Futures fell after Trump said the U.S. will raise tariffs on more than $500 billion worth of Chinese imports, increasing trade tensions.Marketsread more
Clouding the G-7 gathering, which represents the world's major industrial economies, are the tit-for-tat tariffs between Washington and Beijing.Politicsread more
Hours after President Trump said Sunday he had "second thoughts" about escalating the trade war with China, the White House sought to explain his remark because it was...Politicsread more
President Donald Trump said that he would have a major trade deal with U.K. after it leaves the European Union.Politicsread more
Carl Medlock used to work at Tesla. Now he's one of the few people in the U.S. that can fix the company's original Roadster electric vehicles.Technologyread more
Despite Kudlow's expectations, China said on Saturday that it strongly opposes Trump's decision to levy additional tariffs on $550 billion worth of Chinese goods, and warned...Politicsread more
President Donald Trump said Sunday he was not happy after North Korea launched short-range ballistic missiles over the weekend.Politicsread more
Bryn Mawr Trust CIO Jeffrey Mills lists where to put money to work as Wall Street copes with trade war and recession jitters.Futures Nowread more
The announcement for Target also comes on the heels of a strong quarterly earnings report, where it showed it drove more people to stores and got them to spend more money...Retailread more
The Goldman Sachs technology M&A team, led by Sam Britton, has cashed in on its software focus and decades of experience to dominate 2019's biggest deals.Technologyread more
American small and medium-size companies that rely on China are scrambling to adjust their business plans in response to the escalating trade war.Traderead more
Popular sparkling water company LaCroix is facing a lawsuit that alleges its products are mislabeled as "all-natural," and the allegations are weighing on the shares of its parent company National Beverage.
The lawsuit, filed in a Cook County, Illinois, circuit court, claims that LaCroix contains ethyl butanoate, limonene, linalool and linalool propionate — ingredients it says are non-natural and synthetic compounds. Linalool is an aromatic oil often found in cockroach insecticide, and many of the reports about the suit have touted this fact.
The suit also says limonene is known to cause kidney toxicity and tumors, while linalool propionate is used to treat cancer.
However, a report in Popular Science raises doubts about the claims that the chemicals technically qualify as synthetic or dangerous. The report says limonene is a "naturally occurring chemical" and a "major component of oil extracted from citrus peels." It is commonly used to give food a lemony flavor and fragrance, according to Popular Science.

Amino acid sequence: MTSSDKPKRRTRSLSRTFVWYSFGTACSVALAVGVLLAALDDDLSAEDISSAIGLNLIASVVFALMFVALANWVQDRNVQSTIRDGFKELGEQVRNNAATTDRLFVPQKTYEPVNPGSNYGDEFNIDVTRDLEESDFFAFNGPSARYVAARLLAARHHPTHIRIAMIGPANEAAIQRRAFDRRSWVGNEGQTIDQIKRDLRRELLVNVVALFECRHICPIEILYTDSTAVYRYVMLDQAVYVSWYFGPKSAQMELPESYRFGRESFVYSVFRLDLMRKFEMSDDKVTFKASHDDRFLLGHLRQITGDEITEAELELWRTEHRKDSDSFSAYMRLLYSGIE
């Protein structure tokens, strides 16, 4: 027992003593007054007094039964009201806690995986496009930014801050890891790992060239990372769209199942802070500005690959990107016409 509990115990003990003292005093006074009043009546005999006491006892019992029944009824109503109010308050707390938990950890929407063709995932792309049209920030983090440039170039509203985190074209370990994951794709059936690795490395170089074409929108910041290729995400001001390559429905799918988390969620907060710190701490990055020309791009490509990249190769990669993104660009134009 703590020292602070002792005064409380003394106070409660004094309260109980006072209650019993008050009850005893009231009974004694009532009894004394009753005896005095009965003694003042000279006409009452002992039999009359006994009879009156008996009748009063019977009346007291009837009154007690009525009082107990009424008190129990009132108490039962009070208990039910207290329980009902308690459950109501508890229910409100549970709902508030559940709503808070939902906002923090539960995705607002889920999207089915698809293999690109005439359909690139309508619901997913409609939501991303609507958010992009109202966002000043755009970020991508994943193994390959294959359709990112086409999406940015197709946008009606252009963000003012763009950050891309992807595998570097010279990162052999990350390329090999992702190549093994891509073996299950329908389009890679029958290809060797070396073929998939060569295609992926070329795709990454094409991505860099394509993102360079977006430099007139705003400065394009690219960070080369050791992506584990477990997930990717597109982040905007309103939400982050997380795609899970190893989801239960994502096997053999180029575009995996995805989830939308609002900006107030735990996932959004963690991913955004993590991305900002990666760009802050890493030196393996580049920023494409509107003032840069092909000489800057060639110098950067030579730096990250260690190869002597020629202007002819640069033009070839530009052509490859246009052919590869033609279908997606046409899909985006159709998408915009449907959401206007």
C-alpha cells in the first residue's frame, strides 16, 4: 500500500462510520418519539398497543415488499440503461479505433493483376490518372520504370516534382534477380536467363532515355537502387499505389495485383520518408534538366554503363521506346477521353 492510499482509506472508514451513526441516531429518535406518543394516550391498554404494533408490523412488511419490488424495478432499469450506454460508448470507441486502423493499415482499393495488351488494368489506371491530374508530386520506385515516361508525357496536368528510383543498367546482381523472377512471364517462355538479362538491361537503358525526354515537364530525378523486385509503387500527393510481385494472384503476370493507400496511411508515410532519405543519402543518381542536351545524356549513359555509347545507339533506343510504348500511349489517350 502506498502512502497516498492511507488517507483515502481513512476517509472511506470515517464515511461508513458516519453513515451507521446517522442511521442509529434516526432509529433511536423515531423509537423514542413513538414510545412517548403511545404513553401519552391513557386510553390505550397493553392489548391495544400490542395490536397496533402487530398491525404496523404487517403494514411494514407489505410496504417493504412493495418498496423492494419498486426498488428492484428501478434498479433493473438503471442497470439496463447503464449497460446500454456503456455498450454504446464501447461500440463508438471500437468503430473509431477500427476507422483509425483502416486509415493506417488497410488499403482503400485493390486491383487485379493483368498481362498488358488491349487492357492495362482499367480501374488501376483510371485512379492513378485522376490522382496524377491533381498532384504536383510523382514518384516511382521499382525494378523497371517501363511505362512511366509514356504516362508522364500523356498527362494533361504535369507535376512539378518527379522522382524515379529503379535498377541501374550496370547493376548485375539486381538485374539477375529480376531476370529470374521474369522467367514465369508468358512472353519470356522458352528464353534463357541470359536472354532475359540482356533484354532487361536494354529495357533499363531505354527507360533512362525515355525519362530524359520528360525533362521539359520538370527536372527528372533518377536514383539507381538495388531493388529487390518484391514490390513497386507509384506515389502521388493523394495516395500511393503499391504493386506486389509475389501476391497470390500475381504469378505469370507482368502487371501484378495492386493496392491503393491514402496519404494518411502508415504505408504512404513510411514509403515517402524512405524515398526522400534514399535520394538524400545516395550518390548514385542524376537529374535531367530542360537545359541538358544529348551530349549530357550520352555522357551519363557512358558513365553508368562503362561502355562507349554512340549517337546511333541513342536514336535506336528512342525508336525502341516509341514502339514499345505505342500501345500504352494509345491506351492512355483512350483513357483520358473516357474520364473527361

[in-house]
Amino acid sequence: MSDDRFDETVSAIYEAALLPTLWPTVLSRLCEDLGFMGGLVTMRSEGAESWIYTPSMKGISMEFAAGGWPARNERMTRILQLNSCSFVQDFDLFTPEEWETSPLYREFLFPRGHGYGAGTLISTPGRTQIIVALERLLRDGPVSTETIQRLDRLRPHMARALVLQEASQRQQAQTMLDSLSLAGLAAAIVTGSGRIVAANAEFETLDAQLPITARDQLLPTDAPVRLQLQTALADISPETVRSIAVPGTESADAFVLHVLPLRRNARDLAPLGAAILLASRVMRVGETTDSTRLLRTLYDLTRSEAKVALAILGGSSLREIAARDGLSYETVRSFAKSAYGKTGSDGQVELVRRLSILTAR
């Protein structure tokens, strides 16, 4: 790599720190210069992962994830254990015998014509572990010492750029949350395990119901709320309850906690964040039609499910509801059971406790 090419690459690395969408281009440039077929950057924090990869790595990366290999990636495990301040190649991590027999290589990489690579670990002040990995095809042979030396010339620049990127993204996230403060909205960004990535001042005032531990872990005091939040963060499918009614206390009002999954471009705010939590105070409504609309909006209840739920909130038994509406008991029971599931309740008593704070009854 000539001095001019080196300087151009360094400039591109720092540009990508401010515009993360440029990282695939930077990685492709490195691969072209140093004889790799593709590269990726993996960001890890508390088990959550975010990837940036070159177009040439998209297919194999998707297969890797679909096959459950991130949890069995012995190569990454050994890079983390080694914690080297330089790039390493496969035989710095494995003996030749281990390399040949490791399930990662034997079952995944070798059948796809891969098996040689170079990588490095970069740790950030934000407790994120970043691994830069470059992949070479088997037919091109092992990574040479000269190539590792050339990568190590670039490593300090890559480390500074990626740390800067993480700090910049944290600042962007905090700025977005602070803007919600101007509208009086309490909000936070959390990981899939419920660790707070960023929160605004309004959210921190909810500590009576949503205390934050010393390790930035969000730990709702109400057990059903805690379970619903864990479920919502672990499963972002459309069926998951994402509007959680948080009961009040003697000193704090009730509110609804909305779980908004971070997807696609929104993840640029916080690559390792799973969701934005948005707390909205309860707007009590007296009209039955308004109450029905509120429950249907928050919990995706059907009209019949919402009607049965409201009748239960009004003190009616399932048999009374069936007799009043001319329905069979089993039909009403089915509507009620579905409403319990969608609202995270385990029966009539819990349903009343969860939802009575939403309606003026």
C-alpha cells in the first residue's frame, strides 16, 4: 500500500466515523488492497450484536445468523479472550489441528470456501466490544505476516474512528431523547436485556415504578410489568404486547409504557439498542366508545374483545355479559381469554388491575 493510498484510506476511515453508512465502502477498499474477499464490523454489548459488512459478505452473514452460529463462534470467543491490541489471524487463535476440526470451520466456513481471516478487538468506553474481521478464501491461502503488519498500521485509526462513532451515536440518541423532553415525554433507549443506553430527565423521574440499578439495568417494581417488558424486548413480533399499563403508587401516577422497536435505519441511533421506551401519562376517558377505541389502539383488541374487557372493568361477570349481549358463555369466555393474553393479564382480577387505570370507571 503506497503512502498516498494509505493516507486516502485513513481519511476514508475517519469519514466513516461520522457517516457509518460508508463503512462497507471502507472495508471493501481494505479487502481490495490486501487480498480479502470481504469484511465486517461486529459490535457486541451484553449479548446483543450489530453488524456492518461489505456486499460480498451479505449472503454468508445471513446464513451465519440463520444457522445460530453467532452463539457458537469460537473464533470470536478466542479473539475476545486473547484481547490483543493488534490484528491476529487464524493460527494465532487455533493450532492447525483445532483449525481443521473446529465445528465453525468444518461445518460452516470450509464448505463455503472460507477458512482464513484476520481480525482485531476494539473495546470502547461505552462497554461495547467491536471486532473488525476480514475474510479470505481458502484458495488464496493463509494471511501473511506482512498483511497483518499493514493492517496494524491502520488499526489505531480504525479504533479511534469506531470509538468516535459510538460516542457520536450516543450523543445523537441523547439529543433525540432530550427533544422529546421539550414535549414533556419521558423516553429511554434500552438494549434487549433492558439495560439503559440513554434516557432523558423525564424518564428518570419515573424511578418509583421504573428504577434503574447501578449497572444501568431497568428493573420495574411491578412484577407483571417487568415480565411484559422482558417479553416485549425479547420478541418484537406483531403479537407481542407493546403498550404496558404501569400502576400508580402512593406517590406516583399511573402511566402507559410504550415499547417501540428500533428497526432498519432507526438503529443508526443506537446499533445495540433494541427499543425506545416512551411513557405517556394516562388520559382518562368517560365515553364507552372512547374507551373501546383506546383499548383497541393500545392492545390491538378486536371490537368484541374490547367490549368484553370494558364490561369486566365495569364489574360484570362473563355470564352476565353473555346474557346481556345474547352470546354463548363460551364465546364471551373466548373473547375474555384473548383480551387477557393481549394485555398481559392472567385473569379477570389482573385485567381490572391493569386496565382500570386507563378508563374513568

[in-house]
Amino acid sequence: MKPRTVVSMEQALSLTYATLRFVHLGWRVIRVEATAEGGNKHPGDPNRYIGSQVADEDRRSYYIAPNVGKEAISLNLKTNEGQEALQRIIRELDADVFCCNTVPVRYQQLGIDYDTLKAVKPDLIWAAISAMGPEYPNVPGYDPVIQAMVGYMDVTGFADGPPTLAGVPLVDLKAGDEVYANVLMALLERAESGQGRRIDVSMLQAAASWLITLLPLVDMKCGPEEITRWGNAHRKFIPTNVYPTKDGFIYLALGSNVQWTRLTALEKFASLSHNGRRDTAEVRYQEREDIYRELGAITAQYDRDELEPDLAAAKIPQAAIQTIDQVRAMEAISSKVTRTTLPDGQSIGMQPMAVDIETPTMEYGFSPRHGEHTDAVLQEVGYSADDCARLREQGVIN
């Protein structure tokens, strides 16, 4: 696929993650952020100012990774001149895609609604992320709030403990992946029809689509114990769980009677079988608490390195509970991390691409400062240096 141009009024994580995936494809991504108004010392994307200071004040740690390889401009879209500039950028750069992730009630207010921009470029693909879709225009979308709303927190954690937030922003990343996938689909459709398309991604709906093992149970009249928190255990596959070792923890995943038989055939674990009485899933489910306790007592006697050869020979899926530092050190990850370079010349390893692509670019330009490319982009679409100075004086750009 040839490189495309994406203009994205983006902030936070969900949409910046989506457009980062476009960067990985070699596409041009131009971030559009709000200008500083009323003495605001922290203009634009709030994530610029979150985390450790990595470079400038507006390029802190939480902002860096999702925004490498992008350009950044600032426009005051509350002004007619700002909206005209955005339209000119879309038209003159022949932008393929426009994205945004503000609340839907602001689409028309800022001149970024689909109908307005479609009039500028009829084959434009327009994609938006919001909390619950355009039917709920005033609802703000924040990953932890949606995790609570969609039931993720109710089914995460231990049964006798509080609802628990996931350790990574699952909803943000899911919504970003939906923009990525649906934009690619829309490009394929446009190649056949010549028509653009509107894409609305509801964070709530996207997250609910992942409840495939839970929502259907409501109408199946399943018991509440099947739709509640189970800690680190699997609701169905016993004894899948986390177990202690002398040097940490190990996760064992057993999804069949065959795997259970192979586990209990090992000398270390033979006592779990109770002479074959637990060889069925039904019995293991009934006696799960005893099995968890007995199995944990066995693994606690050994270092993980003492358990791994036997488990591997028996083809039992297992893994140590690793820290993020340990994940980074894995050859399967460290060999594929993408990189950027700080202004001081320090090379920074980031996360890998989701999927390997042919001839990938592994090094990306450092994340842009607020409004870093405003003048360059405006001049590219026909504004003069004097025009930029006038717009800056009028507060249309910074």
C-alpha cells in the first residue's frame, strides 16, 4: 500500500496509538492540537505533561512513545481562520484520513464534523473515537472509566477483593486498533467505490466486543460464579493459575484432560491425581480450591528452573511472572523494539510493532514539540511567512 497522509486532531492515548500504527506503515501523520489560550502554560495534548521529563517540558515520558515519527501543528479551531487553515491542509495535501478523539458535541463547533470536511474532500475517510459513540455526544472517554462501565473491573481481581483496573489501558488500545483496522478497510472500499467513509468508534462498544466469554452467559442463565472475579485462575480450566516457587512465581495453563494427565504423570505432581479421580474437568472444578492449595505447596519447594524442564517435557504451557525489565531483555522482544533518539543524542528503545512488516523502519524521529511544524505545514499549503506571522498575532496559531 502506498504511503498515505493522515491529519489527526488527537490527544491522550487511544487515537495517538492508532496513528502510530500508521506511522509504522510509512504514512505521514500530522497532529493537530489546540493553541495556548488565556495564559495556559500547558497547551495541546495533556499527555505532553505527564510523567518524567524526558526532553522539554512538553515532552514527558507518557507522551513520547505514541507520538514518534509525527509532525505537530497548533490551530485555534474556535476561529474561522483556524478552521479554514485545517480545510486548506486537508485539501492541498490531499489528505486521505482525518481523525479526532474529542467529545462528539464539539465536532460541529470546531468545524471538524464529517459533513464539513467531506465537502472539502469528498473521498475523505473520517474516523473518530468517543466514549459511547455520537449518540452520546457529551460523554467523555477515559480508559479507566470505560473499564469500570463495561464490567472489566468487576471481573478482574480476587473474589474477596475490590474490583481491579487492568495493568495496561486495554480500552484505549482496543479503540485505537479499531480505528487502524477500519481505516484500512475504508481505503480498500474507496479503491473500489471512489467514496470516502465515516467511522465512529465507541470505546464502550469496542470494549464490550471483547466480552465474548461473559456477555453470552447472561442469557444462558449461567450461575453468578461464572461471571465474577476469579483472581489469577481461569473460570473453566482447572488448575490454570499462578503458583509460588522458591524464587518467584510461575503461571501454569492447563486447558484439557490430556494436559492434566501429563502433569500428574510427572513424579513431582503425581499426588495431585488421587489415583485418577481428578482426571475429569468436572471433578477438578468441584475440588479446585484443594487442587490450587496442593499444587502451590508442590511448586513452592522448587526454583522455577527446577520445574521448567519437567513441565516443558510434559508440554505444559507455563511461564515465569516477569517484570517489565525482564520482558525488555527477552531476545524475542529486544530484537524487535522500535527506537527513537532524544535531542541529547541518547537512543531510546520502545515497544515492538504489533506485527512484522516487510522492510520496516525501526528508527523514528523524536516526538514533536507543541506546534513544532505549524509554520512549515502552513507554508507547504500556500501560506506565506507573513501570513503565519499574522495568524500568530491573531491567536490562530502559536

Linalool and linalool propionate (also known as linalyl propionate) are also naturally occurring and derived from plants. Although linalool is used in insecticides, that doesn't mean it's poisonous to humans, according to Popular Science. Their report claims the only real risk to humans is a mild skin or eye irritation, mostly from the chemical's use in aerosol forms. Additionally, the report claims that linalool and linalyl propionate may help fight cancer.
Shares of National Beverage, LaCroix's parent company, were trading down nearly 3 percent on Friday.
On Monday, National Beverage posted first-quarter earnings for the 2019 fiscal year, which showed that revenue grew 12.6 percent, largely driven by the growth of LaCroix. The sparkling-water brand has benefited from a consumer shift away from traditional cola drinks to drinks perceived to be more healthy.
The lawsuit was brought on behalf of plaintiff Lenora Rice, by the law firm Beaumont Costales in Chicago. It said, "Thousands of consumers purchase Defendant's water under the mistaken belief that it conforms with the representations made by Defendant on LaCroix's packaging and advertisements, i.e., it is 'all natural' and/or '100% natural.'"
The lawsuit does not explain how the product was tested for the presence of these chemicals.
National Beverage said it "categorically denies all allegations in a lawsuit filed [Monday] without basis in fact or law regarding the natural composition of its LaCroix Sparkling Water."
"Natural flavors in LaCroix are derived from the natural essence oils from the named fruit used in each of the flavors. There are no sugars or artificial ingredients contained in, nor added to, those extracted flavors," the company said in a statement.
National Beverage declined our request for further comment. Lawyers at Beaumont Costales couldn't be immediately reached for comment.